“SXSW may be becoming more corporate, but CES is becoming more social” – WCG’s Aaron Strout summing up CES 2013
The first Consumer Electronics Show (CES) was held in 1967. Back then, only big businesses had the need, and the budget, for computers. Even in 1984, when my cousin Jenny got her first computer, no one in her family knew how to use it and did not come with a monitor. Much has changed since then, obviously, and not just in terms of the hardware.
As social has taken over the marketplace in the last five-to-seven years, the exhibitors at CES have been able to gain valuable insights into the wants and needs of consumers and businesses. Fluid communication in a “digitally-connected world” through social media, mobile connectivity, and cloud computing is paramount. Yes, it is true; CES has always been focused on “a digitally-connected world” and they have probably been using that term since 1967, as well. What has changed is how these companies go about bringing their products to market. The status quo used to be set by the large OEMs: “Here…we’ve created a piece of hardware and the software to run it. Have at it.” Now, thanks to this socially, digitally, connected world, the voice of the people – do you hear the people sing?—and the tools to listen (that’s where we come in), are influencing the marketplace in a way that demands action. Big brands glean inspiration from the social world, and, at the same time, take responsibility for leading the movement.
The most newsworthy products at CES 2013 varied across the board from small start-ups to big businesses. For those of you who were not able to make it to Las Vegas for 2013’s edition of CES, please find below highlights of product launches and announcements:
CES 2013 – Themes and Trends
Samsung unveiled their $20,000 UN85S9 85 inch Ultra HD Quad Core TV, featuring a new upright easel design, while the world’s largest UHD TV, the Westinghouse 110 UHD, was also on display.
Samsung’s Youm Flexible Screen for smartphones and tablets was a part of Samsung’s keynote. Corning debuted their Willow Glass, a flexible display soon to be in tablets, smartphones, TVs.
Both Samsung and LG showcased curved OLED TVs. The semi-circular shape is designed to provide a more immersive, panoramic experience than a traditional flat panel set, and also provide a wider viewing angle.
Withings’ Bluetooth-enabled Smart Activity Tracker is the first to track heart rate. Additionally, there is now a robot for cleaning pools, iRobot’s Mirra530 and one for cleaning windows, the Winbot. Swimmers can finally listen to music underwater with the Sony Waterproof Walkman, available in stores for only $99.
Kickstarter’s most successfully-funded product, the Pebble Smartwatch, gained attention as the new product debuted at CES. The smartwatch syncs directly with Android or iOS smartphones providing information like Facebook updates, text messages, music controls, and of course the time. Another watch on display was the I’m Watch, an Italian Android-based smartwatch with similar features as the Pebble, touting “The World’s 1st Smartwatch” title. There is an imminent cross-over with the functionality of the smartwatches and the activity trackers like the Nike Fuel Band and the Fitbit Flex. The trend seems to be going towards the merging these two products into the same category in the coming years.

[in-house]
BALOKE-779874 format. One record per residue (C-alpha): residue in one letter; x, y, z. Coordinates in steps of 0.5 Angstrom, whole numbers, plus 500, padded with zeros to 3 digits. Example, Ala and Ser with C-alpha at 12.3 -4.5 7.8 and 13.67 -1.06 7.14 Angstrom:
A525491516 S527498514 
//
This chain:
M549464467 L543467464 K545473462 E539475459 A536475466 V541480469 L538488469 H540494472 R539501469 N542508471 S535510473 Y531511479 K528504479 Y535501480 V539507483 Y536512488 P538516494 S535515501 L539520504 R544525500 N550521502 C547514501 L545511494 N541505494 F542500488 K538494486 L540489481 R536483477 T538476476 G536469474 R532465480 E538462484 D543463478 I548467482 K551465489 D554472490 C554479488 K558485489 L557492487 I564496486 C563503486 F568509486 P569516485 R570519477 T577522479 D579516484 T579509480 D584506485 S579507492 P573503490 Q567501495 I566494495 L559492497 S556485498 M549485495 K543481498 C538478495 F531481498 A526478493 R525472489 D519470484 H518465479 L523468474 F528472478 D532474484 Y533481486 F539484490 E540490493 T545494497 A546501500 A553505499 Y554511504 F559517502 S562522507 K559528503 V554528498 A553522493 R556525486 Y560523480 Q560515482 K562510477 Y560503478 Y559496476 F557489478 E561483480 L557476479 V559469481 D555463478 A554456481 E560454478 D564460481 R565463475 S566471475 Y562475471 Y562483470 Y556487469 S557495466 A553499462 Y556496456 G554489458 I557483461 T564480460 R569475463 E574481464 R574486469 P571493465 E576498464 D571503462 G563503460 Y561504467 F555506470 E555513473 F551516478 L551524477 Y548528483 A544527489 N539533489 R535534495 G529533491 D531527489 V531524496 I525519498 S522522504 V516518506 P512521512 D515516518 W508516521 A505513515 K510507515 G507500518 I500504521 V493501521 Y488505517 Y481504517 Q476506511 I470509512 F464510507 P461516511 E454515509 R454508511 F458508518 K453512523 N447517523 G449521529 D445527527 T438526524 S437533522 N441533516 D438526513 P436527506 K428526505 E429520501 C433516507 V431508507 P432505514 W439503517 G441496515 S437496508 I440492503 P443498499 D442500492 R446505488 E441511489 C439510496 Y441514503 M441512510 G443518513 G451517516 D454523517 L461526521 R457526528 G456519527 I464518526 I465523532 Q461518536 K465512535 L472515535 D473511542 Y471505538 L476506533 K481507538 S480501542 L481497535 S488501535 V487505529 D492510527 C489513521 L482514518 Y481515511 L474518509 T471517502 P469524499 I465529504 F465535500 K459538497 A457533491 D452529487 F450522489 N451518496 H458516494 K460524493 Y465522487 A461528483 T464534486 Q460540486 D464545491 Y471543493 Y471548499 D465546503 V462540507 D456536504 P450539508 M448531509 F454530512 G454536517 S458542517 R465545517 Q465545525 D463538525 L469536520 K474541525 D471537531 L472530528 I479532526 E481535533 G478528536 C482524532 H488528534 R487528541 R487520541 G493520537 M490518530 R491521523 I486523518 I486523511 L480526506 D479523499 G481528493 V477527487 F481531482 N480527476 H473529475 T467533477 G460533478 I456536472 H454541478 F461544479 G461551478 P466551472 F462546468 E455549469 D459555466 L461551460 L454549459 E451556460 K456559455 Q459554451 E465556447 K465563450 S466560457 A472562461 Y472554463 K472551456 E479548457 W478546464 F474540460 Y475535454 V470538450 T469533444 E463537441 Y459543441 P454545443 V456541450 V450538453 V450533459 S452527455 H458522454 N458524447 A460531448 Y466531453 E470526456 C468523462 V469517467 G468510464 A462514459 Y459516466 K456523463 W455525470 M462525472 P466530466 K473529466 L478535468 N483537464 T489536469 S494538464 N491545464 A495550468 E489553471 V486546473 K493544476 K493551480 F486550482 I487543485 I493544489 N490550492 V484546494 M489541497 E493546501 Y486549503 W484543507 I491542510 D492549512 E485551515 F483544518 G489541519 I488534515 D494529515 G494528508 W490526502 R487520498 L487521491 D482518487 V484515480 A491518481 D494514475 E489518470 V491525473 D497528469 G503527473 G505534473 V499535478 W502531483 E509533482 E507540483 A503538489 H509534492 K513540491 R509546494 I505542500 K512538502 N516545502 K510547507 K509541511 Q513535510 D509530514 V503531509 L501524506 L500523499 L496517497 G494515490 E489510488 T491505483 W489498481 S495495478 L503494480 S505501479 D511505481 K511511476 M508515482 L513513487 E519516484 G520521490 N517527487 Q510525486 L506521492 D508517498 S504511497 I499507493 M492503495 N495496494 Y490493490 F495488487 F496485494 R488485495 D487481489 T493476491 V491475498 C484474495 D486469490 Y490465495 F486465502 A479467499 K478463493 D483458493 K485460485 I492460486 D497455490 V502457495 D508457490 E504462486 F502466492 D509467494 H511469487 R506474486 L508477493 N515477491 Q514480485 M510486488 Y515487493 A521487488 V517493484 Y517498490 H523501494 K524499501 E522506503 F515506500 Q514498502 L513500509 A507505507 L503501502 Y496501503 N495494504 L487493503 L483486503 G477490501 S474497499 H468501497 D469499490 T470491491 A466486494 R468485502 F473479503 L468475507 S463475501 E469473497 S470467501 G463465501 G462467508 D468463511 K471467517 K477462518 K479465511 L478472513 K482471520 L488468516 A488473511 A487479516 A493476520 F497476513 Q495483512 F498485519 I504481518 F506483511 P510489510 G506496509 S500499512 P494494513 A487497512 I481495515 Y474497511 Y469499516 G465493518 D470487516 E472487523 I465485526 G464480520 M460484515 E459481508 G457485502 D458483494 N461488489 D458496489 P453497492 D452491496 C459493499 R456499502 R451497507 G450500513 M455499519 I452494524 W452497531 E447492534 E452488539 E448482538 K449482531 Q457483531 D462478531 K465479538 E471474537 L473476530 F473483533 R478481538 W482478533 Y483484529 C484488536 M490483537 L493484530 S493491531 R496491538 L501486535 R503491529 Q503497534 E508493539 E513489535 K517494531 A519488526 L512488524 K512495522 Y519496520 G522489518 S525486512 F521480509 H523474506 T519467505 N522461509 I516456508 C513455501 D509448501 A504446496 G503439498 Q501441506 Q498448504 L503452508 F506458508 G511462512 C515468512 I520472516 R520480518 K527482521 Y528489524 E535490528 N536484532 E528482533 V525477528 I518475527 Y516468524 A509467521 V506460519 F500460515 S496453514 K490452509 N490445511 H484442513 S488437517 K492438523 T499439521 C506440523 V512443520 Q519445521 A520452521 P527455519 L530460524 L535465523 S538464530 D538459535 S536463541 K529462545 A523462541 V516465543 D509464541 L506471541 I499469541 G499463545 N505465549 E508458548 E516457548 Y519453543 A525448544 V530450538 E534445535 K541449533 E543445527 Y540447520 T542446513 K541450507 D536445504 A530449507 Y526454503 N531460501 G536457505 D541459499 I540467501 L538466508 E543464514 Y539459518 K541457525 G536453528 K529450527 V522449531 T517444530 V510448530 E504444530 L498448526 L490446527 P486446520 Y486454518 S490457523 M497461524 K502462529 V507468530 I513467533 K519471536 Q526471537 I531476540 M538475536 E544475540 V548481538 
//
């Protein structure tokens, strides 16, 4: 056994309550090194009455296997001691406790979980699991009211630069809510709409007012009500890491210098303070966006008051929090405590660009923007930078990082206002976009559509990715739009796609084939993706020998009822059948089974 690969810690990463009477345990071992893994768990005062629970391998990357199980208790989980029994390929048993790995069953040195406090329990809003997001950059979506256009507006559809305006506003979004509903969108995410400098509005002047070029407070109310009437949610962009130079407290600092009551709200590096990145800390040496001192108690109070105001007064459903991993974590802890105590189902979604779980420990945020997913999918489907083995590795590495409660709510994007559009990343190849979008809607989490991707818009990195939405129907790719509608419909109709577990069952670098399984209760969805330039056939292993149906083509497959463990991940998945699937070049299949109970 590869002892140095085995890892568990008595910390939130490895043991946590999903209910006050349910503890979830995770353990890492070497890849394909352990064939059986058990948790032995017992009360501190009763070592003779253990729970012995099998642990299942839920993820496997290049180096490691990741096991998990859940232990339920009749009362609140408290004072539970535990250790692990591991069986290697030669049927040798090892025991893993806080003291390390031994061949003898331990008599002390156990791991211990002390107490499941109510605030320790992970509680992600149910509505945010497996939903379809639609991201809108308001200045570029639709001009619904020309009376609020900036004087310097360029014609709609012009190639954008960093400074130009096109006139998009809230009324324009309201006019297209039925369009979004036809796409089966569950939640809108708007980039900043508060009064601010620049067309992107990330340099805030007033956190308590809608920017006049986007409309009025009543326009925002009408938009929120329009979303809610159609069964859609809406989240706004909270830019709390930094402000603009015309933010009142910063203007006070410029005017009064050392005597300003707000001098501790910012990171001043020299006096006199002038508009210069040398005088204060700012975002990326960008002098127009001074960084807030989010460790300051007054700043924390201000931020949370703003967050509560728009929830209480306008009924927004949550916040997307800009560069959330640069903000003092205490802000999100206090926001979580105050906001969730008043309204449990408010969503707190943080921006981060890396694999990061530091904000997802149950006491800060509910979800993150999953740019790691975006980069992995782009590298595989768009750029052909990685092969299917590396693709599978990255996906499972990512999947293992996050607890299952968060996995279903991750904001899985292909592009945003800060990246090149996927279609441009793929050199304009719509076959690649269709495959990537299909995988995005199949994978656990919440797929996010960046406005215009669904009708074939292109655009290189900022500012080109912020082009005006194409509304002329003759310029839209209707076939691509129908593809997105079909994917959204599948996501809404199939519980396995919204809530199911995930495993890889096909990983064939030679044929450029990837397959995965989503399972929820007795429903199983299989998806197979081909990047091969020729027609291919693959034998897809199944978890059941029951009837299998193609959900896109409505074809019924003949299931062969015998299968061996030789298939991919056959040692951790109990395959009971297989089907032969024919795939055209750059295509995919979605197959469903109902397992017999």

Weird & Wonderful
HAPIfork is a smartfork that syncs with a smartphone app to monitor a person’s eating habits, while The Node, from Variable Techonologies can take body temperature and even scan for home improvements. The Node works using a Bluetooth-enabled sensor that looks like a mini-flashlight.
News & Announcements:
Qualcomm’s Paul Jacobs was the first non-Microsoft opening keynote ever at CES (Microsoft pulled out as the lead sponsor); which speaks volumes about Qualcomm’s desire to get on the radar of consumers for the first time. They launched a marketing campaign, “Born Mobile” to capture the hearts and minds of attendees. The biggest announcement Qualcomm made at the show was the next generation Snapdragon Premium Mobile Processors for high-end mobile computing. Paul Jacobs’ keynote highlighted several partners using the new technology. He also shared the stage with a tricked out, custom-modified electric Rolls Royce to preview Qualcomm’s Halo wireless charging technology, which will debut later in the year.
Even though Microsoft did not attend in an official way, they did participate with sponsors. Microsoft CEO Steve Ballmer joined Qualcomm’s Paul Jacobs for its opening keynote, and Microsoft’s Chief Technology Strategy Officer, Eric Rudder, joined the Samsung keynote to showcase the IllumiRoom technology. Microsoft gave select journalists a preview of its upcoming Surface Pro tablet with Windows 8, receiving positive reviews.
Intel, the world’s biggest chipmaker moves beyond its comfort zone with new mobile chips, TV streaming, and unconventional interfaces. To highlight its Fourth Generation of Core processors, Intel revealed a convertible computer/tablet, the North Cape.
Two laptops from HP debuted to positive reviews: The Elitebook Revolve, a laptop with a revolving screen won Best Notebook at CES and the Spectre XT Touchsmart showcased the best of Windows 8. Also, HP’s Pocket Playlist lets the user take streamed shows on the go.
What else were people talking about during #CES2013? Salesforce Marketing Cloud gave an insightful breakdown of the conversation: Social Media Trends From 2013 International CES